Bouncy pitch awaits India at WACA
If India are to make a comeback in the series, they will have to do it the hard way. The WACA curator feels the pitch is getting back its original - famously quick and bouncy - characteristics, and expects this track to behave similar to the one used in the Ashes last season, when Australia played four quicks and won the Test inside four days.
Australia have lost James Pattinson to injury but have the services of Ryan Harris and Mitchell Starc should they want to go in with four fast bowlers for the third Test, starting on Friday the 13th. Starc made a case for himself with figures of 3 for 17 in a rain-curtailed BBL game on Sunday night in Sydney.
"We are hoping it will certainly be like last year," Cameron Sutherland, the curator, said. "It [playing four fast bowlers] won't be the wrong decision if the preparation goes as it is expected to."
The proper preparation will begin on Tuesday. Right now the pitch is hard to tell from the outfield. Sutherland is happy with what is underneath. "It is pretty hard underneath," he said. "We have already done a lot of work just getting the grass where we want, coverage-wise. The actual rolling starts tomorrow."
In the BBL game at the WACA on Sunday night, Perth Scorchers scored 184 and won by 42. Expect batting in the Test to be tougher, though. India won the last Test they played here, but this is expected to be a different surface altogether. "We're expecting more pace and bounce than the last time," Sutherland said. "Good cricket wicket last time, but we hope to have maybe an extra 20% pace and bounce."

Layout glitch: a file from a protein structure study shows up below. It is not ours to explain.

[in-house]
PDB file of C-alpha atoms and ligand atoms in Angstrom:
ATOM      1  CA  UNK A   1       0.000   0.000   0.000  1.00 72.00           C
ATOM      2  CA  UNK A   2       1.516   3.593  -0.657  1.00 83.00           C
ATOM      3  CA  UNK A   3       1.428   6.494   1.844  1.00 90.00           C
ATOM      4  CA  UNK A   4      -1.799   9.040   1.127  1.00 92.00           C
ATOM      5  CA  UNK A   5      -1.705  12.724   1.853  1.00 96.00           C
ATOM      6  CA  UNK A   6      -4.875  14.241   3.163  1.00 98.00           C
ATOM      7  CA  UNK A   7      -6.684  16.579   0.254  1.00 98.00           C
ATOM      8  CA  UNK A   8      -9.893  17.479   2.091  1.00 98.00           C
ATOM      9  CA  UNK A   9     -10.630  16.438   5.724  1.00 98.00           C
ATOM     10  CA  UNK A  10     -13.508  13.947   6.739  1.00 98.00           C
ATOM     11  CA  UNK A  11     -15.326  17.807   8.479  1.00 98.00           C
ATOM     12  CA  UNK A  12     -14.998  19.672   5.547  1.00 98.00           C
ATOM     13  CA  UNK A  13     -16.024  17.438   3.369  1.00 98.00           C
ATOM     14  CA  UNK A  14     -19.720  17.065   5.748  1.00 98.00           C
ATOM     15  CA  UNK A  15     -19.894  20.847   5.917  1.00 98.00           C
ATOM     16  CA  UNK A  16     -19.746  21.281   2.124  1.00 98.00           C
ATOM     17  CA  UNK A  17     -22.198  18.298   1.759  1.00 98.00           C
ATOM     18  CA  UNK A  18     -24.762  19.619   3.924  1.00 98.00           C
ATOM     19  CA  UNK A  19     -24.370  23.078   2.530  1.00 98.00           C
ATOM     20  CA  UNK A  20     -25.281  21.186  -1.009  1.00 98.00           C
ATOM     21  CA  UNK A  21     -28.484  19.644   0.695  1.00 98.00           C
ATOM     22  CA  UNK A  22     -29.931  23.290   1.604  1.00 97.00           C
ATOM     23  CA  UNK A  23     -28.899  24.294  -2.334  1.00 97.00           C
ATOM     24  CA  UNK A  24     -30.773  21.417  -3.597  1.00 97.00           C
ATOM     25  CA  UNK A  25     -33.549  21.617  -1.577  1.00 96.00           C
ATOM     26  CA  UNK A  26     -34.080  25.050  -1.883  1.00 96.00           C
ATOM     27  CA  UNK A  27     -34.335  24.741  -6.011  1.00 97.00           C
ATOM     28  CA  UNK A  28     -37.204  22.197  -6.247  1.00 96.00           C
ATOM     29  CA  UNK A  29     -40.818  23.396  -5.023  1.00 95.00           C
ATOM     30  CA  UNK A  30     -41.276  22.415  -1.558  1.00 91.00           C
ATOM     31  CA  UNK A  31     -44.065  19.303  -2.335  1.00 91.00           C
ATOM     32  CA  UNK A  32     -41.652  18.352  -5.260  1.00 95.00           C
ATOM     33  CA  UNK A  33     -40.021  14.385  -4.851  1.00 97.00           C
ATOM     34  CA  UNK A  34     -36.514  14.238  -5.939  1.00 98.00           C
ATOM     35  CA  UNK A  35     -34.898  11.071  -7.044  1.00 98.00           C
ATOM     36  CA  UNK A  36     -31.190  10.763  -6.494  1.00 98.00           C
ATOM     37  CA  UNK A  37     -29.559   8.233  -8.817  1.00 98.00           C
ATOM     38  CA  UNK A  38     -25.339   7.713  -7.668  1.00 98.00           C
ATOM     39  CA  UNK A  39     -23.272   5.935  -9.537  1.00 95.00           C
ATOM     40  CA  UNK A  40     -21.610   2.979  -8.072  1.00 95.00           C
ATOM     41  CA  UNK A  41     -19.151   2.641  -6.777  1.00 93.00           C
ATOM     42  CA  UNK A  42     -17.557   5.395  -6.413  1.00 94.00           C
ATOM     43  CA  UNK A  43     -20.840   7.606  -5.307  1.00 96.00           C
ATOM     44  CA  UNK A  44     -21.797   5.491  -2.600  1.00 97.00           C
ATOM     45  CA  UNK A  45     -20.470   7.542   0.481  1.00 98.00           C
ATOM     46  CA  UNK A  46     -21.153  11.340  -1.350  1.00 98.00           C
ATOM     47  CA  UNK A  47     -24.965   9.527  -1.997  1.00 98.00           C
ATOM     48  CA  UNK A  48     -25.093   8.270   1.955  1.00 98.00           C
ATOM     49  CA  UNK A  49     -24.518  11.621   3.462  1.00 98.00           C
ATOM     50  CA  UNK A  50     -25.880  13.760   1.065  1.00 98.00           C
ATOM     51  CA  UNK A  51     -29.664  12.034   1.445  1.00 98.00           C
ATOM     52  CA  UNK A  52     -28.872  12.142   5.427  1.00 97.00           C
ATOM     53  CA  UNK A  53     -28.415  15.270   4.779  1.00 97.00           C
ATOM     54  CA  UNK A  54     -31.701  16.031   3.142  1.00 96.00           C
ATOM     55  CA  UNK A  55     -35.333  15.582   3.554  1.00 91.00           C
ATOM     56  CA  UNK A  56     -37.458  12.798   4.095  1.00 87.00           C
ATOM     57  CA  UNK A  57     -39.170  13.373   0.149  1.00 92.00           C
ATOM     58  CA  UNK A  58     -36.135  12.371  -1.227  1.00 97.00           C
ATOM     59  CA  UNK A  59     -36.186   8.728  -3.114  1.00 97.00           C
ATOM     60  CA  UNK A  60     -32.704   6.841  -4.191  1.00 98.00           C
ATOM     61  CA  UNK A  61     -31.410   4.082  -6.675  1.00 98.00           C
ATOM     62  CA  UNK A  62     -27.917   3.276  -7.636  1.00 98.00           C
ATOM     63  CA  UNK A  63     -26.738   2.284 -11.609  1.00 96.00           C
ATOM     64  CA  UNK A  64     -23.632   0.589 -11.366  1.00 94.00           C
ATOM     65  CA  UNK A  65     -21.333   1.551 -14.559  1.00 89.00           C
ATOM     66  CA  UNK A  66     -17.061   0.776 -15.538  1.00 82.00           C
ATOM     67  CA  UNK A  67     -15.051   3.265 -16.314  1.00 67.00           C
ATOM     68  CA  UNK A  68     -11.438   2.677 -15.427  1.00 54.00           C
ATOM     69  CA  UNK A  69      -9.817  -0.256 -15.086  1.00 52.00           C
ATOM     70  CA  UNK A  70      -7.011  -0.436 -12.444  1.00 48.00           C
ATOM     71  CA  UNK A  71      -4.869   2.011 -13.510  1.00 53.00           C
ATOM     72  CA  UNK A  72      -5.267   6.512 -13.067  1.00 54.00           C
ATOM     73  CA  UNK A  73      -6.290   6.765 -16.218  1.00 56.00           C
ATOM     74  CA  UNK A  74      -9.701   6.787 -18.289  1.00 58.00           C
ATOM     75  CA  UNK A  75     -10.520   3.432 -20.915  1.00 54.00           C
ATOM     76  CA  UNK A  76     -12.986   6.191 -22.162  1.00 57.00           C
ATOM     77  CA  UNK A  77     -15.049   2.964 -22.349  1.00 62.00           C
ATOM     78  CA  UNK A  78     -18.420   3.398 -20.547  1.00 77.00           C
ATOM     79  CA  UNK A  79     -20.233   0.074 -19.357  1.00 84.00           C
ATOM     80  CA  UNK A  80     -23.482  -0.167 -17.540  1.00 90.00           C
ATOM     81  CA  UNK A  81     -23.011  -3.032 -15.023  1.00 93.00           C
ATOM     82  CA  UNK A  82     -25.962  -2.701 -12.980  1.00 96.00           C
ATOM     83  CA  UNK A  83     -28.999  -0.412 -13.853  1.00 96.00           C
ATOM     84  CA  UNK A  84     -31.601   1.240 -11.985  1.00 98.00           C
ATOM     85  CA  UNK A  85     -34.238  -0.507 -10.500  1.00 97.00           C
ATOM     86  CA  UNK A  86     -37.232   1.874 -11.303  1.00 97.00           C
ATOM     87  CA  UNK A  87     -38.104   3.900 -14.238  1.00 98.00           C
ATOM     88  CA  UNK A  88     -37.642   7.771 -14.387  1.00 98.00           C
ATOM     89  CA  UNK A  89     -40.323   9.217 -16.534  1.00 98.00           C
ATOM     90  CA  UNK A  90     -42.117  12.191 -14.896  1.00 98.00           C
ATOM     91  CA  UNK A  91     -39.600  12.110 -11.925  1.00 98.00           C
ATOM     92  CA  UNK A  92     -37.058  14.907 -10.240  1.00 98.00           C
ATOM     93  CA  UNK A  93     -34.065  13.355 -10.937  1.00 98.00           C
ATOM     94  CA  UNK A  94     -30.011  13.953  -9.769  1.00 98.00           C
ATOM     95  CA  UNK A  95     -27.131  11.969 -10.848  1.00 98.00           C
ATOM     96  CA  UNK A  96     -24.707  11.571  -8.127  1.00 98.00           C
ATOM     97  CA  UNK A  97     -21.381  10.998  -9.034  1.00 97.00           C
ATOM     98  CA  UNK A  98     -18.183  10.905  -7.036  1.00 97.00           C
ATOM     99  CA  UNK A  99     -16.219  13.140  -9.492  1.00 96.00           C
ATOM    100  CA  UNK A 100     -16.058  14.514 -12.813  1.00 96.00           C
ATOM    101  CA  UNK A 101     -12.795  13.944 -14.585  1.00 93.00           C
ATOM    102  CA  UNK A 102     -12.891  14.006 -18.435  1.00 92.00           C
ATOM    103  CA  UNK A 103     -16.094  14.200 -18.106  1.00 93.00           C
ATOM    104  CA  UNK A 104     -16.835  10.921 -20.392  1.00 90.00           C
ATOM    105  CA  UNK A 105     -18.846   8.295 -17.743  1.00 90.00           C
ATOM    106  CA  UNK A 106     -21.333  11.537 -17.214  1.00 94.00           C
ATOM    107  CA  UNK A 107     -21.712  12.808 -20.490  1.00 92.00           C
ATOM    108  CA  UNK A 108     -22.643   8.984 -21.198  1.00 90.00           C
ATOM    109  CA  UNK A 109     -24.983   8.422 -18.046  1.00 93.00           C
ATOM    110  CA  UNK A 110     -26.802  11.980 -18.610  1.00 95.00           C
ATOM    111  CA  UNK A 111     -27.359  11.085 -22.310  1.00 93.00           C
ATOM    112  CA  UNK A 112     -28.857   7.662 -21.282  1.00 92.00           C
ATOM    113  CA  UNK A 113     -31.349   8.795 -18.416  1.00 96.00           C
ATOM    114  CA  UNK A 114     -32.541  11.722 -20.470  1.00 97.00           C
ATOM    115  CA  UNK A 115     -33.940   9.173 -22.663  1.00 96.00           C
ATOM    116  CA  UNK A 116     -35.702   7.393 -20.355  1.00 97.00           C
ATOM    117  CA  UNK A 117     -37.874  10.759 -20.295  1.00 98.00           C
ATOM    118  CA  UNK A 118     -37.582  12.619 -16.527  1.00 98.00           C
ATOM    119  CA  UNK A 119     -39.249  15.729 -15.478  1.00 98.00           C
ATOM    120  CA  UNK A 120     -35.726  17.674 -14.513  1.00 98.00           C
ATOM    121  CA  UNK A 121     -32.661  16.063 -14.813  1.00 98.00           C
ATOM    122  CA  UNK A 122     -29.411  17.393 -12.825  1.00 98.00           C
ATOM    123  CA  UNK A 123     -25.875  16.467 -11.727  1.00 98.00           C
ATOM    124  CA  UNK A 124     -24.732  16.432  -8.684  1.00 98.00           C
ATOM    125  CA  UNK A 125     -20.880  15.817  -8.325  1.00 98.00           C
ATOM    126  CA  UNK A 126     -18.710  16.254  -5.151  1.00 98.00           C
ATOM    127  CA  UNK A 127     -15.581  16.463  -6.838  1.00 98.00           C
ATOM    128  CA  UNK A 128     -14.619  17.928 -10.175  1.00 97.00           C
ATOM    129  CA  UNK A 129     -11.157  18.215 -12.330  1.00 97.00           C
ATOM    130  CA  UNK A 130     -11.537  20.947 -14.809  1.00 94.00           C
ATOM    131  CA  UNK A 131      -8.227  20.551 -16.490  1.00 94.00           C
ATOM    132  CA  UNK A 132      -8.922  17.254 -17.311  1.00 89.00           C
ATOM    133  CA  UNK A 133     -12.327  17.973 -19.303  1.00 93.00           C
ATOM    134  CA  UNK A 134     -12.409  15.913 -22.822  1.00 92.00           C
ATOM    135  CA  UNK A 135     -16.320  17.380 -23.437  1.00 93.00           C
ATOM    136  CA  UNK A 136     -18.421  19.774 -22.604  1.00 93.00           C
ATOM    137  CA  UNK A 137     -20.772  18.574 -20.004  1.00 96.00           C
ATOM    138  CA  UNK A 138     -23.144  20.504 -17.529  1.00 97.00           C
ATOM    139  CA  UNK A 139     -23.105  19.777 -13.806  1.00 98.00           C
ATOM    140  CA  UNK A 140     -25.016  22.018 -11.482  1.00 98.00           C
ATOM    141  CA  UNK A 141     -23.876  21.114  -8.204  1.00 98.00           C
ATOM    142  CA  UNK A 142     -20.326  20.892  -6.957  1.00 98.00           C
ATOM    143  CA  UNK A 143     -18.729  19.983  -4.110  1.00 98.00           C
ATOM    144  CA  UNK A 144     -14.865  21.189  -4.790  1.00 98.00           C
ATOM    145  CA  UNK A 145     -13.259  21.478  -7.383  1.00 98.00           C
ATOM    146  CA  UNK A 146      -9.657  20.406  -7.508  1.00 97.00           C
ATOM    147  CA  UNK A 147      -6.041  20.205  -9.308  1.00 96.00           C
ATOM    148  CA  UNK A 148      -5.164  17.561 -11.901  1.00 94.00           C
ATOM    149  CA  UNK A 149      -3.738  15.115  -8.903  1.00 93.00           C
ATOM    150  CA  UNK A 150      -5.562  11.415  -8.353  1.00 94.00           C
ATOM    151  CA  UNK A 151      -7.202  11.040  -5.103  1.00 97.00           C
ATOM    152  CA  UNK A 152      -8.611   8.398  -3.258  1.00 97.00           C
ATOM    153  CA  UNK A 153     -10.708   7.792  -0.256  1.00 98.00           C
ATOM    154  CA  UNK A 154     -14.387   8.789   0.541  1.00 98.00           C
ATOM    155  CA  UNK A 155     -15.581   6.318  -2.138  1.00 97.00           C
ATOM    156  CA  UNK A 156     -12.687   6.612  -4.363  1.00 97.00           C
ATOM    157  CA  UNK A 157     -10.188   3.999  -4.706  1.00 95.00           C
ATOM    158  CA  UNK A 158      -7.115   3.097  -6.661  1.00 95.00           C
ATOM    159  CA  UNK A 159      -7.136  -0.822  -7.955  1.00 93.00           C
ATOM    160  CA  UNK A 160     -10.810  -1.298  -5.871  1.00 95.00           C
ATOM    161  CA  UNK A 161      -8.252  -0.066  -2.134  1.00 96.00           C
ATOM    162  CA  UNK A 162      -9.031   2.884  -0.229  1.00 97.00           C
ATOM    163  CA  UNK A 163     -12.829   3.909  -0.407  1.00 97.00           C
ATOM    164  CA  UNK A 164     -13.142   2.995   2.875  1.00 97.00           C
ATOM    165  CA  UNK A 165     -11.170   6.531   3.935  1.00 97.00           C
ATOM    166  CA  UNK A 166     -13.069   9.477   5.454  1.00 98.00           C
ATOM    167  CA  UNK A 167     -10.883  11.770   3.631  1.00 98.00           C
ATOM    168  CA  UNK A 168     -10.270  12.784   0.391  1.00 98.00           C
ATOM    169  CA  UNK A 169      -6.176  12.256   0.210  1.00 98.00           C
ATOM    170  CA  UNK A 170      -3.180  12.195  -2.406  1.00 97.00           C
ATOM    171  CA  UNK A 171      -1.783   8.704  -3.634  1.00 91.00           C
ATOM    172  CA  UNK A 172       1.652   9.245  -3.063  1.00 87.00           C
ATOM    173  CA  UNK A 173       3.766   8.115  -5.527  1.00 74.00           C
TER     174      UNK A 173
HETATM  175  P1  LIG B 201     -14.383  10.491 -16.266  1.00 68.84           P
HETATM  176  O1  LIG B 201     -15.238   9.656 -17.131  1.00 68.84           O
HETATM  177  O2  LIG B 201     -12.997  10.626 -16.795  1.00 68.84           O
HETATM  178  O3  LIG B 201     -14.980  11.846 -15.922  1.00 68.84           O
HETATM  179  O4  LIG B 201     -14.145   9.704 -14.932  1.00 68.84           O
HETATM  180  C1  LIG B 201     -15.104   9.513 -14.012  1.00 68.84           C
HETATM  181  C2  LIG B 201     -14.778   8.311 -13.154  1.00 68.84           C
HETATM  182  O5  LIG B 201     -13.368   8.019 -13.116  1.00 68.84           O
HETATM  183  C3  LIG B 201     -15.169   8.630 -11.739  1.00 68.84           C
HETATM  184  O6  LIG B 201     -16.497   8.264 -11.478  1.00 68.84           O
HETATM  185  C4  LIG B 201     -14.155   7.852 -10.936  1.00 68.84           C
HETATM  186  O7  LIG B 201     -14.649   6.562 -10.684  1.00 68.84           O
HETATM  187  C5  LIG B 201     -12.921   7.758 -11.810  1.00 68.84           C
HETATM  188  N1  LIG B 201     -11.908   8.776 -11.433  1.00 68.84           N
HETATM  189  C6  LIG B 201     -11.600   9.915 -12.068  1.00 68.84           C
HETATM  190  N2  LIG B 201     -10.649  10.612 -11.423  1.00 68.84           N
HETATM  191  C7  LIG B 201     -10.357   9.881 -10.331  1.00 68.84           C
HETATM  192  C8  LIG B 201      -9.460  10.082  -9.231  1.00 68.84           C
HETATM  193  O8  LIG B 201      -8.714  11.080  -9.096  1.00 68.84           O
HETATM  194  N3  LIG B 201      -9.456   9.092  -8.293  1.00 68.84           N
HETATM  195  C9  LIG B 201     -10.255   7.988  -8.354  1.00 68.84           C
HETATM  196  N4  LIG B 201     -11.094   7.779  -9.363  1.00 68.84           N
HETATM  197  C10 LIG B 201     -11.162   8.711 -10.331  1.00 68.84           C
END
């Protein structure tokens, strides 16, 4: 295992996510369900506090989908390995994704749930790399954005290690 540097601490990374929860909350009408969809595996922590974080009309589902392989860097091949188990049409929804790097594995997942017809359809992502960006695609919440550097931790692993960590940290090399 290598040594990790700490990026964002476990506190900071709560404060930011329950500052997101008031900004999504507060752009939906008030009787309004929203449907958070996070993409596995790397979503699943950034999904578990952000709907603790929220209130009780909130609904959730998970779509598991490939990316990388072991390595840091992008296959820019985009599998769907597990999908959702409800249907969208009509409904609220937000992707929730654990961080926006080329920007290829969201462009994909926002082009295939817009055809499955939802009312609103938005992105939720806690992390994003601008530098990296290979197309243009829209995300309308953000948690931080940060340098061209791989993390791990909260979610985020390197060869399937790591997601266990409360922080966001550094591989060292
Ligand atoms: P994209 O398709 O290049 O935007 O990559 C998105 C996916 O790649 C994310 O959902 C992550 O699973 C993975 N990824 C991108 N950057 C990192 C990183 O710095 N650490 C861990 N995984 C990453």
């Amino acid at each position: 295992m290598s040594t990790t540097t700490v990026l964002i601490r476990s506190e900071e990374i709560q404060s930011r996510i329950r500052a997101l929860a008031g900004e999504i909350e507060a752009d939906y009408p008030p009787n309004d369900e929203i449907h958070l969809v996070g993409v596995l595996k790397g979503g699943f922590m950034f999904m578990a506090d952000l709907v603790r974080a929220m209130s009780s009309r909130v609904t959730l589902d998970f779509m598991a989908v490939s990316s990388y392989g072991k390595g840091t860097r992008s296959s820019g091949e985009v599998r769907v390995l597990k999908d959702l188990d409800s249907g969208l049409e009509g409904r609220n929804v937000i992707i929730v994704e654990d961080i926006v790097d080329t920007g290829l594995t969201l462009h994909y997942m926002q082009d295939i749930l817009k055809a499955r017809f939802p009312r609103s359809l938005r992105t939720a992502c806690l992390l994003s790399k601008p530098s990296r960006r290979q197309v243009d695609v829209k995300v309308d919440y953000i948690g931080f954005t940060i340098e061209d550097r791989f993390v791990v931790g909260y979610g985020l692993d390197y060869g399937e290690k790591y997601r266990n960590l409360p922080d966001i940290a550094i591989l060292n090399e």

That won't be music to India's ears, beleaguered as they are by six straight losses away from home. "That's what we are aiming for. We are in a better place now than when India came here the last time," Sutherland said. "We have redeveloped the whole wicket block over the last four years, and we are starting to get some really good results.
"We have changed our soil type, tried to align it to the traditional WACA characteristics. Probably more so pre-1980s, and it has taken a fair while to achieve that. We have also changed the grass type and how we prepare the wicket. We have tinkered with the whole model basically, and come up with something we think is pretty close to the mark."
Sutherland's dream pitch is a kiss-off, where the ball just kisses the surface and bounces off. He says they are getting close to it. "We weren't getting any cracking," he said of the days when Perth lost its bounce, relatively speaking. "We were getting some hardness, but not really hard. We weren't getting grass recovery, which made it hard to get a surface where we could get some nice kiss-off, where the ball hits and carries through. We are pretty close to achieving that now. Mostly that comes from the soil. It's a combination with the grass as well. One allows the other to work in harmony. So we are pretty close to where we want to be."
However, Michael Hussey, a Western Australian himself, is not getting carried away with the pitch. "I hope it's a nice, fast bouncy pitch," he said. "We play those conditions very well. It is very different to what the Indian players are used to from their home country. But having said that, they've got unbelievably experienced players who have been in Australia before, performed well in Australia before, so I expect them to adapt to the conditions pretty quickly."
Sidharth Monga is an assistant editor at ESPNcricinfo